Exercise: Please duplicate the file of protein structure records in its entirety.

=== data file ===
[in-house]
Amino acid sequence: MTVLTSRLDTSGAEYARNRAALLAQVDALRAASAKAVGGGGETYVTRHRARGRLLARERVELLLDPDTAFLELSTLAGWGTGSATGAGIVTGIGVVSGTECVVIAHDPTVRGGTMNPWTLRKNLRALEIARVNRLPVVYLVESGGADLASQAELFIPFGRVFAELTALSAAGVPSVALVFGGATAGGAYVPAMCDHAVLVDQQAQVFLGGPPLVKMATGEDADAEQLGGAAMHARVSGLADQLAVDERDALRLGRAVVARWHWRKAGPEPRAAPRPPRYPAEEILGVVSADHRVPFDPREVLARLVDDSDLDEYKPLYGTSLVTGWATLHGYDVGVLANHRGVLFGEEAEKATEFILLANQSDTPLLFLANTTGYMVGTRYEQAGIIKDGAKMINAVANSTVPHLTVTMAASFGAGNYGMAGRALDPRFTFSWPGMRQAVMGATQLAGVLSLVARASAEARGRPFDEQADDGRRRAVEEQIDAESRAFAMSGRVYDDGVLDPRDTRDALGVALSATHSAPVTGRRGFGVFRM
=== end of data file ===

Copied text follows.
[in-house]
Amino acid sequence: MTVLTSRLDTSGAEYARNRAALLAQVDALRAASAKAVGGGGETYVTRHRARGRLLARERVELLLDPDTAFLELSTLAGWGTGSATGAGIVTGIGVVSGTECVVIAHDPTVRGGTMNPWTLRKNLRALEIARVNRLPVVYLVESGGADLASQAELFIPFGRVFAELTALSAAGVPSVALVFGGATAGGAYVPAMCDHAVLVDQQAQVFLGGPPLVKMATGEDADAEQLGGAAMHARVSGLADQLAVDERDALRLGRAVVARWHWRKAGPEPRAAPRPPRYPAEEILGVVSADHRVPFDPREVLARLVDDSDLDEYKPLYGTSLVTGWATLHGYDVGVLANHRGVLFGEEAEKATEFILLANQSDTPLLFLANTTGYMVGTRYEQAGIIKDGAKMINAVANSTVPHLTVTMAASFGAGNYGMAGRALDPRFTFSWPGMRQAVMGATQLAGVLSLVARASAEARGRPFDEQADDGRRRAVEEQIDAESRAFAMSGRVYDDGVLDPRDTRDALGVALSATHSAPVTGRRGFGVFRM